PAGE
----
In a continuing effort to improve basic articles within the meteorology project, wind is undergoing a significant upgrade in content, format, and inline reference inclusion. Check it out and, if you see any significant omissions, comment either here or on the main talk page for wind. Thanks for whatever comments you can provide. Thegreatdr (talk) 21:08, 18 March 2009 (UTC)

Wind is now up for GA. In a related note, Westerlies is now undergoing a significant upgrade. Thegreatdr (talk) 19:54, 11 April 2009 (UTC)
Westerlies is close to becoming one of the oldest non-reviewed GAN candidates, since it was nominated 5 weeks ago. Help here would be appricated. Thegreatdr (talk) 15:02, 18 May 2009 (UTC)

Peer review and FAC

Wind has been submitted for peer review in preparation for FAC. Thegreatdr (talk) 20:51, 5 May 2009 (UTC)

Wind has been submitted for FAC. Oy. Thegreatdr (talk) 22:19, 14 June 2009 (UTC)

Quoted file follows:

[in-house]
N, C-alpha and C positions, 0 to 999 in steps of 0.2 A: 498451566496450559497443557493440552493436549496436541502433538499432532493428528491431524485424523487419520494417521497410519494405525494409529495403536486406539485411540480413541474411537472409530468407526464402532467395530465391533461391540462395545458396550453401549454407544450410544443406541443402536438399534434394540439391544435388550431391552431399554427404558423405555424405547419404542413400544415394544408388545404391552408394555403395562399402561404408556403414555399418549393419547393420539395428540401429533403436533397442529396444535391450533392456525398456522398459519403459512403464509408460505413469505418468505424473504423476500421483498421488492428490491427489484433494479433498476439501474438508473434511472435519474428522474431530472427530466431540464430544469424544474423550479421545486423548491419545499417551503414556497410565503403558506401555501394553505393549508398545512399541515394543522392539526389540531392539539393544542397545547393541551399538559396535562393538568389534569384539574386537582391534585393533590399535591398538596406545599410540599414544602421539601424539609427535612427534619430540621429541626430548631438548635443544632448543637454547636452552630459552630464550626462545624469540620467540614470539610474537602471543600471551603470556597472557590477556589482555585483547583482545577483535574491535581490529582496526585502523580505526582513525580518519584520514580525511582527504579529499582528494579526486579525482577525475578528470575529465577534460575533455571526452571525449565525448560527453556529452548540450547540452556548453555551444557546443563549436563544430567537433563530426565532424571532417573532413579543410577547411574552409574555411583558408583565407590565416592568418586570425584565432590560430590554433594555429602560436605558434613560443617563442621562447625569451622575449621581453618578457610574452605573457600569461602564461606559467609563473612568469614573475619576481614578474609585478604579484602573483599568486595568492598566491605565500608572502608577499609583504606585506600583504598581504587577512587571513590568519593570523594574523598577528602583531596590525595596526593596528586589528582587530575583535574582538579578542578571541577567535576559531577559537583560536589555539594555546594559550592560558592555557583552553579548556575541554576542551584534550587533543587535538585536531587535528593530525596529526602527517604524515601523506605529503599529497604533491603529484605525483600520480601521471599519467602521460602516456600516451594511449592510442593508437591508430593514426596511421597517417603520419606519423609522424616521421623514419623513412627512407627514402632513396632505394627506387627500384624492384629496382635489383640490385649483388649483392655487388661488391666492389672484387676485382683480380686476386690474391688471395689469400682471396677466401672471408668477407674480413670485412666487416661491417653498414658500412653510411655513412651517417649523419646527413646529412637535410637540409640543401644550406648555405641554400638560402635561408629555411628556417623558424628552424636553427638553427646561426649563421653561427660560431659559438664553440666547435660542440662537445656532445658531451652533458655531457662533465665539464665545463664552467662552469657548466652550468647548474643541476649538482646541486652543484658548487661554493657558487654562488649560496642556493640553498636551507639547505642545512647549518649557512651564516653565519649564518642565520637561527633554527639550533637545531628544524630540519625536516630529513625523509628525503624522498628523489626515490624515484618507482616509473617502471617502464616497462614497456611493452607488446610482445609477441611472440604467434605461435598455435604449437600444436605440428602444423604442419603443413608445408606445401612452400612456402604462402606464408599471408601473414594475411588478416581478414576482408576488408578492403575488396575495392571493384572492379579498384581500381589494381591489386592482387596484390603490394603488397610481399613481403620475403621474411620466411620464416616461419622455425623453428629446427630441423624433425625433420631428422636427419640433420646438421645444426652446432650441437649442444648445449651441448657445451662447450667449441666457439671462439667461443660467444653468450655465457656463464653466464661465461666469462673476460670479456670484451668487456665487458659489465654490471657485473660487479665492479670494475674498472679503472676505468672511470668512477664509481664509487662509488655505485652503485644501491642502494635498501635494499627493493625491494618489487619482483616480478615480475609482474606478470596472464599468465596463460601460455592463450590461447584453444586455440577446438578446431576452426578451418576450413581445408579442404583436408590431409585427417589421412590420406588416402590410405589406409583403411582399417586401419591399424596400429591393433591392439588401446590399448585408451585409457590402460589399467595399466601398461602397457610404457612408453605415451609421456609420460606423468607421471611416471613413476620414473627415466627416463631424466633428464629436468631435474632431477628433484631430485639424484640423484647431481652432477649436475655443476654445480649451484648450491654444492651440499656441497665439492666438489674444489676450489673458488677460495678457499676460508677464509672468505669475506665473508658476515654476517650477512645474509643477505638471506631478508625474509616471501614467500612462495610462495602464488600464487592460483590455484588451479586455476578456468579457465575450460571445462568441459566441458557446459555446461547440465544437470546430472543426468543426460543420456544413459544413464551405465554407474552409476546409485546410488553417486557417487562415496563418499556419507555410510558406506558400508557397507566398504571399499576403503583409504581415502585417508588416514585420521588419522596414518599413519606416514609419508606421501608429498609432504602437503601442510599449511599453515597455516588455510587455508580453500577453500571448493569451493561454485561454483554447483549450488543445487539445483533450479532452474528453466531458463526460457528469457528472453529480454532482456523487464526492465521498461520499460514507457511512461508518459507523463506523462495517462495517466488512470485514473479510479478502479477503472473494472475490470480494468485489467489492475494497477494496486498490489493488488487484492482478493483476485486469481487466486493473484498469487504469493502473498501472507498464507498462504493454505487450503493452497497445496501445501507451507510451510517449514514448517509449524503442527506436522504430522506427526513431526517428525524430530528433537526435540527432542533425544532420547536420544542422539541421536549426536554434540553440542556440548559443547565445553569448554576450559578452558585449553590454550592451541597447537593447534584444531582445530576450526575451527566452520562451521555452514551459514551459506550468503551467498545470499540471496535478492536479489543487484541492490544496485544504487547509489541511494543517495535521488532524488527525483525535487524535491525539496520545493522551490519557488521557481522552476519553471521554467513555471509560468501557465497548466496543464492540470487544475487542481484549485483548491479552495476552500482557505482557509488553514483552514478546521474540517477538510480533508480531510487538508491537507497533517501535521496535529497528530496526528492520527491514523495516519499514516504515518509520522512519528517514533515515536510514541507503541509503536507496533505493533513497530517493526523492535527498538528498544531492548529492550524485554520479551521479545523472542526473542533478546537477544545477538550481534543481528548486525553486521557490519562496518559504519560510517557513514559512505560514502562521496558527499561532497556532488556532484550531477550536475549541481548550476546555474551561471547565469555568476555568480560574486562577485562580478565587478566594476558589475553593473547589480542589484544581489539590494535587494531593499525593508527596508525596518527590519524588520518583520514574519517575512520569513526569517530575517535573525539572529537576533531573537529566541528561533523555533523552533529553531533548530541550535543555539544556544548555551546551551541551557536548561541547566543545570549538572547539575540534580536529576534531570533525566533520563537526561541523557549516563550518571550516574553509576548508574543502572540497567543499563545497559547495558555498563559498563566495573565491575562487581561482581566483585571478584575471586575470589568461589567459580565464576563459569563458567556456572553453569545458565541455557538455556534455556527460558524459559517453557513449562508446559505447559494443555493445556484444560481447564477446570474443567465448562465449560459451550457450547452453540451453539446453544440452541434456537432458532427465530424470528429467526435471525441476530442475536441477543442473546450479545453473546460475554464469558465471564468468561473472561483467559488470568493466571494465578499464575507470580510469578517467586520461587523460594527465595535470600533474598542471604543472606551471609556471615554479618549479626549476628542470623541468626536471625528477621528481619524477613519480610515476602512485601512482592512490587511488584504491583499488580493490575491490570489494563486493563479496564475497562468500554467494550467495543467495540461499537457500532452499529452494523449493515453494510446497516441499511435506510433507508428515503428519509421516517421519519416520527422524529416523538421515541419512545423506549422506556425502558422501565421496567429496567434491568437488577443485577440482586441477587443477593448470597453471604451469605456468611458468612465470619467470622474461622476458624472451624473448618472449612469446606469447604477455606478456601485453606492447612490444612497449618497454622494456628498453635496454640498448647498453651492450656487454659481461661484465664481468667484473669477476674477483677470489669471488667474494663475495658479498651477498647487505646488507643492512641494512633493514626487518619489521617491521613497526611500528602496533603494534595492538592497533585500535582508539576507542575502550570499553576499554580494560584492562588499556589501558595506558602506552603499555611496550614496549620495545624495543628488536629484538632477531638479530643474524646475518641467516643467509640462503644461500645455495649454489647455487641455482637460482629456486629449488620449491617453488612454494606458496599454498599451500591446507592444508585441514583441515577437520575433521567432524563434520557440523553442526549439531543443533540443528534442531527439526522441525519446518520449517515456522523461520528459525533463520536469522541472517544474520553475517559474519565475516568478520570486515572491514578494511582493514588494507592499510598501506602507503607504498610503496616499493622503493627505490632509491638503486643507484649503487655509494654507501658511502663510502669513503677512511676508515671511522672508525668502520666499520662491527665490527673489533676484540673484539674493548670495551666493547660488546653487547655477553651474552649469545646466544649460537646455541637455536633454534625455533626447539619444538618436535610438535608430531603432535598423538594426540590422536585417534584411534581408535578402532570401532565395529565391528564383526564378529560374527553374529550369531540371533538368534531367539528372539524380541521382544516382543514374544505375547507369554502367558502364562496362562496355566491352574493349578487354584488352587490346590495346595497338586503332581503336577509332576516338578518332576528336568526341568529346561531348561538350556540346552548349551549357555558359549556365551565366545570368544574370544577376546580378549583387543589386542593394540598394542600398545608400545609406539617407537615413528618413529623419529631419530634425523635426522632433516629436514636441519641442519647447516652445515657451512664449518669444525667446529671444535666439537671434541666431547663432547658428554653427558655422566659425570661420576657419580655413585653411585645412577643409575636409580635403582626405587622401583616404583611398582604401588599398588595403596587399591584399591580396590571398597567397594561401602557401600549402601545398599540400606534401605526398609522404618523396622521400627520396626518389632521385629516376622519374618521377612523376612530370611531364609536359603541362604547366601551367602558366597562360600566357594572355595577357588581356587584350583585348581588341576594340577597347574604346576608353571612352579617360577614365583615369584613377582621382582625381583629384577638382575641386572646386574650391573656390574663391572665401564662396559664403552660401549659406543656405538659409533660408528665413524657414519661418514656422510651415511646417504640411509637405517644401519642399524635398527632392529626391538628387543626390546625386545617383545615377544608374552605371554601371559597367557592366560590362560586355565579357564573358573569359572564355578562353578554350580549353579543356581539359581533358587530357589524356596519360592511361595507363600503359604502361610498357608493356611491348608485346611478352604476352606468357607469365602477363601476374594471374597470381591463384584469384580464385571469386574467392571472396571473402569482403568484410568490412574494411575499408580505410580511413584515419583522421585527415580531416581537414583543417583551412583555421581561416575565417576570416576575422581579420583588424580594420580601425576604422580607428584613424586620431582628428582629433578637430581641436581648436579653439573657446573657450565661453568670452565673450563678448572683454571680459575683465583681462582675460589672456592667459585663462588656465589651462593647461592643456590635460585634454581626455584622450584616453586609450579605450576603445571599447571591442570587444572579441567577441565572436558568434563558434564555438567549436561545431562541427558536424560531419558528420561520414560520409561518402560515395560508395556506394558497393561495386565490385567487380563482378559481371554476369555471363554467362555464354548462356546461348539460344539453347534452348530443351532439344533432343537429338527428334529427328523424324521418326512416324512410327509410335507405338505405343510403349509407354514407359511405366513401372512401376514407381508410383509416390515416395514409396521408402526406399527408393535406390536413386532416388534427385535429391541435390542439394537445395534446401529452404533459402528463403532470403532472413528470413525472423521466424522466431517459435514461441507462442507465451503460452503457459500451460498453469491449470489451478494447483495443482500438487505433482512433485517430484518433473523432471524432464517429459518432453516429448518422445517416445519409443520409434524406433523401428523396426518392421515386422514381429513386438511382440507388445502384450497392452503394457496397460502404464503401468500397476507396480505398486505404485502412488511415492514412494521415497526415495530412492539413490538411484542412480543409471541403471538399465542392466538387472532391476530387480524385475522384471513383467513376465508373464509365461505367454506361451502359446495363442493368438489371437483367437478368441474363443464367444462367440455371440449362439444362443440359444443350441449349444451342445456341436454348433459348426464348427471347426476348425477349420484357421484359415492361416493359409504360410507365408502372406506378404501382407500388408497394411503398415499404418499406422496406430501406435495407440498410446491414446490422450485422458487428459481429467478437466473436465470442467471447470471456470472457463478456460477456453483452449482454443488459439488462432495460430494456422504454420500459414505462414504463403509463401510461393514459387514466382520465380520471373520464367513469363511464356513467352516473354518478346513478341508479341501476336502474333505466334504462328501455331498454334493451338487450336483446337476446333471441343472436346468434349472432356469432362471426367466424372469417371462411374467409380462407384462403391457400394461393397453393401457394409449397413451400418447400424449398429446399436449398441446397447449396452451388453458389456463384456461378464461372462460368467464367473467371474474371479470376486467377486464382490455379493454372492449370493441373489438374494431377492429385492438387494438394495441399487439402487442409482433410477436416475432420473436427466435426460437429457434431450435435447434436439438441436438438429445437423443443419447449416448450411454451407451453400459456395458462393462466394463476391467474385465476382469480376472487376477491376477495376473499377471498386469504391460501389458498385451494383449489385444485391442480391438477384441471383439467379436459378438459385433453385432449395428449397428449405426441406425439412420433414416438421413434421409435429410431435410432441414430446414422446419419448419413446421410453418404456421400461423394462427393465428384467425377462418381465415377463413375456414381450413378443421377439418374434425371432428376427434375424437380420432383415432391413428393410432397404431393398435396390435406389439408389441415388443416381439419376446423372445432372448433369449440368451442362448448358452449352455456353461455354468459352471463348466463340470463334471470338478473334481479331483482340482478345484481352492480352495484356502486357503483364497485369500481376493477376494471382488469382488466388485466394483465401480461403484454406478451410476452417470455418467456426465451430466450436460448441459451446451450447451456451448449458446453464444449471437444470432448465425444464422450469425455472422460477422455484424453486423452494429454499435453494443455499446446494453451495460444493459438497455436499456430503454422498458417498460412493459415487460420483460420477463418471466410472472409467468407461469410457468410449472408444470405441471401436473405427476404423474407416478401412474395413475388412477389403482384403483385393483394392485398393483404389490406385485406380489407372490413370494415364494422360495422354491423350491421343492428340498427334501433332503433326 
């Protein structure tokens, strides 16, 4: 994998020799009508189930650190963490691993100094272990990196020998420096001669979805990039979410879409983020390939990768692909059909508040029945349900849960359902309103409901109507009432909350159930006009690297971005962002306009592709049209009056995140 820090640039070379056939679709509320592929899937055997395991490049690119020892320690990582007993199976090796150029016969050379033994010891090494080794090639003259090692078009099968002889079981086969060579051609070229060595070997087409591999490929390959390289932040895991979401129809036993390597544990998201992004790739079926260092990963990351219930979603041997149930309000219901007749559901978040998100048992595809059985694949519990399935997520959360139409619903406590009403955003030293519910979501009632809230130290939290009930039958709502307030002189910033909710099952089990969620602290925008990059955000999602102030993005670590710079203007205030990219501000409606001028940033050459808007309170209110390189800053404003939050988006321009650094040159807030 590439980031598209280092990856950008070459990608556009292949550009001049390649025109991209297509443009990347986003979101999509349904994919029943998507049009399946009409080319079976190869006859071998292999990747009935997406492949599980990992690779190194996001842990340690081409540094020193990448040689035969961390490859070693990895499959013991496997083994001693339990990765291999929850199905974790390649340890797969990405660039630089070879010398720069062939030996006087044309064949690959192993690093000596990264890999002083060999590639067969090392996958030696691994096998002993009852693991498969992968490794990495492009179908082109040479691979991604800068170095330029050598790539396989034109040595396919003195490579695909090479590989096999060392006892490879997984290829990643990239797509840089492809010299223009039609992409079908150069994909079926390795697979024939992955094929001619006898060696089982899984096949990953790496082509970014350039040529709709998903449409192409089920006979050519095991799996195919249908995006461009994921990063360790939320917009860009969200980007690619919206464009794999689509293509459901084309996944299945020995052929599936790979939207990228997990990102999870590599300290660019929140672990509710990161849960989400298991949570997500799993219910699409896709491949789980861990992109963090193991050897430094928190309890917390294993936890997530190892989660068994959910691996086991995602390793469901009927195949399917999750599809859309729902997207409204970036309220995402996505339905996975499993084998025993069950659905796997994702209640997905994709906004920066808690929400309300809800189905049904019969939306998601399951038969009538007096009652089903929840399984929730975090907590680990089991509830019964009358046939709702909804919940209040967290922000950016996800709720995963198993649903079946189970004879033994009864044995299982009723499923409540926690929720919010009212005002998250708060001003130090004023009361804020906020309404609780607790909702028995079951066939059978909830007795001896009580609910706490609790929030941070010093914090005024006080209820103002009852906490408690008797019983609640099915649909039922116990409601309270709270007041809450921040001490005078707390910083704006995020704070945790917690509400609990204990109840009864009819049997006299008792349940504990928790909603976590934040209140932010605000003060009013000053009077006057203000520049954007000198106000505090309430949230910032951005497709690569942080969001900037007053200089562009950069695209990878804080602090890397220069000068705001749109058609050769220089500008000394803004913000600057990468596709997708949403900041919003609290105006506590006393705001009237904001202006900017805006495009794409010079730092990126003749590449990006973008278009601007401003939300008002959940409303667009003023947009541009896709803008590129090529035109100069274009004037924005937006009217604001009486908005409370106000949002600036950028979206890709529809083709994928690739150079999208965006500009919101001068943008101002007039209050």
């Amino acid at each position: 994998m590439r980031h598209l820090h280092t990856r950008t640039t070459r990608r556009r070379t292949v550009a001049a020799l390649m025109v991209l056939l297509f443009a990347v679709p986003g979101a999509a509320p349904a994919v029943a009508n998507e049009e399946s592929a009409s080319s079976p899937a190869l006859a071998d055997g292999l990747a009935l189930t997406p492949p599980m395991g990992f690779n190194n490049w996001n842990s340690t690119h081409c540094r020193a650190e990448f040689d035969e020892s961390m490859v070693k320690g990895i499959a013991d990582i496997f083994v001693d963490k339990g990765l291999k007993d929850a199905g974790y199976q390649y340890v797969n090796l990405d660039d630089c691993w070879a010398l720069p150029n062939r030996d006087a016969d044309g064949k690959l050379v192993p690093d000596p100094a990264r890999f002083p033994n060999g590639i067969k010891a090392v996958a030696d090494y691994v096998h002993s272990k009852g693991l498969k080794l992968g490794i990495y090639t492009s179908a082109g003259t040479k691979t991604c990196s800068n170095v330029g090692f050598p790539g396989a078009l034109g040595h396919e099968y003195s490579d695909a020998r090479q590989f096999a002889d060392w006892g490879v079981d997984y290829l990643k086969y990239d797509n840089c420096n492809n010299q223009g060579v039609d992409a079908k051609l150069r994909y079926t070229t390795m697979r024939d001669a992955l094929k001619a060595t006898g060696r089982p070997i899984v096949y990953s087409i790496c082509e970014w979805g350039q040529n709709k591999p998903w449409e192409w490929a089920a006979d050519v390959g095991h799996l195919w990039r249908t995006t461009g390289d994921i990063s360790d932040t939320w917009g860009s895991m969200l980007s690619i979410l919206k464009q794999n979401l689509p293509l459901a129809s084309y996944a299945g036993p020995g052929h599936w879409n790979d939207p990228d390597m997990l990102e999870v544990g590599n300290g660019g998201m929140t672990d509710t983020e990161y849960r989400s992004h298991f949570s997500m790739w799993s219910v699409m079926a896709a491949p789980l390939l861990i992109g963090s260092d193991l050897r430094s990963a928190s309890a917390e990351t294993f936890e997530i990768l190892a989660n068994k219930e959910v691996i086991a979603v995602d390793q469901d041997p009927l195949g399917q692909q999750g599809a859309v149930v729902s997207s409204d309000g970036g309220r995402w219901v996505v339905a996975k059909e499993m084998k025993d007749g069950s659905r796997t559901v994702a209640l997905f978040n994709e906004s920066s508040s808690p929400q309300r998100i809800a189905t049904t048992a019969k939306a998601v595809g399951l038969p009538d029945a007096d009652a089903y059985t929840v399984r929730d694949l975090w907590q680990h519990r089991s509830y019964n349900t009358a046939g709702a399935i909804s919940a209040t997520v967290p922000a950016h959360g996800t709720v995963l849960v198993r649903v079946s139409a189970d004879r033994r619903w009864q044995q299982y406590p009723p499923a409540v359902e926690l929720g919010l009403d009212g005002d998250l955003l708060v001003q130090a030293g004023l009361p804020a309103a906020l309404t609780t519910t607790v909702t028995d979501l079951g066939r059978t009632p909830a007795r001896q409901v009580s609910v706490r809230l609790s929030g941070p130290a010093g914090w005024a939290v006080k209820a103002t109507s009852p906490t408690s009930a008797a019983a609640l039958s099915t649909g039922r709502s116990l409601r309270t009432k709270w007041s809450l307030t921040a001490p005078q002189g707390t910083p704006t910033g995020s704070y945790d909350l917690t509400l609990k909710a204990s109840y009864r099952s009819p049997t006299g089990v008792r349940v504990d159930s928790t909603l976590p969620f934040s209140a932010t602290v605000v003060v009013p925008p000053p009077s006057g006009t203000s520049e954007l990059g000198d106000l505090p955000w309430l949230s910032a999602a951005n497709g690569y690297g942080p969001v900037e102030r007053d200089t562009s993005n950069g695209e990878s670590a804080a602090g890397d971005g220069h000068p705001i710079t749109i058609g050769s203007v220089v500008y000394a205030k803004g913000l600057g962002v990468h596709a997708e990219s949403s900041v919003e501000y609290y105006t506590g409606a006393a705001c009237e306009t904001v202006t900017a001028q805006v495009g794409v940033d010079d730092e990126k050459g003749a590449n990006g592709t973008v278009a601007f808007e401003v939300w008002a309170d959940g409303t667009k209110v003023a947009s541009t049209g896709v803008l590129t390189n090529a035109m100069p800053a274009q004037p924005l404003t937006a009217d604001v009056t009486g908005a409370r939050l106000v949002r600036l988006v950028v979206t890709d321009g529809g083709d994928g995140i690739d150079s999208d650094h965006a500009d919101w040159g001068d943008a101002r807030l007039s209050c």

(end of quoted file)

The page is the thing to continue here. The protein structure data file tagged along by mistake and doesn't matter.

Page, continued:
Wind is now an FA. Thanks for your help. Thegreatdr (talk) 16:00, 28 June 2009 (UTC)

Weather Stick

Dampness causes wood to twist or warp. The wood used to construct a weather stick is from a tree whose branches differ in density between the top and bottom of the branch. Wood, as the product of a living organism, is made of cells. In green wood, these cells are filled with liquid. In dry wood, however, the cells have lost their moisture, shrunk, and left air pockets between them, the reason why a dry piece of wood is much lighter than a green or a waterlogged piece. Differential swelling is what causes the branch to bend - under certain conditions, such as a change in relative humidity, the top of the branch will swell to a different degree than the bottom, forcing the branch to bend in an arc with the less swollen part of the branch on the inside of the arc.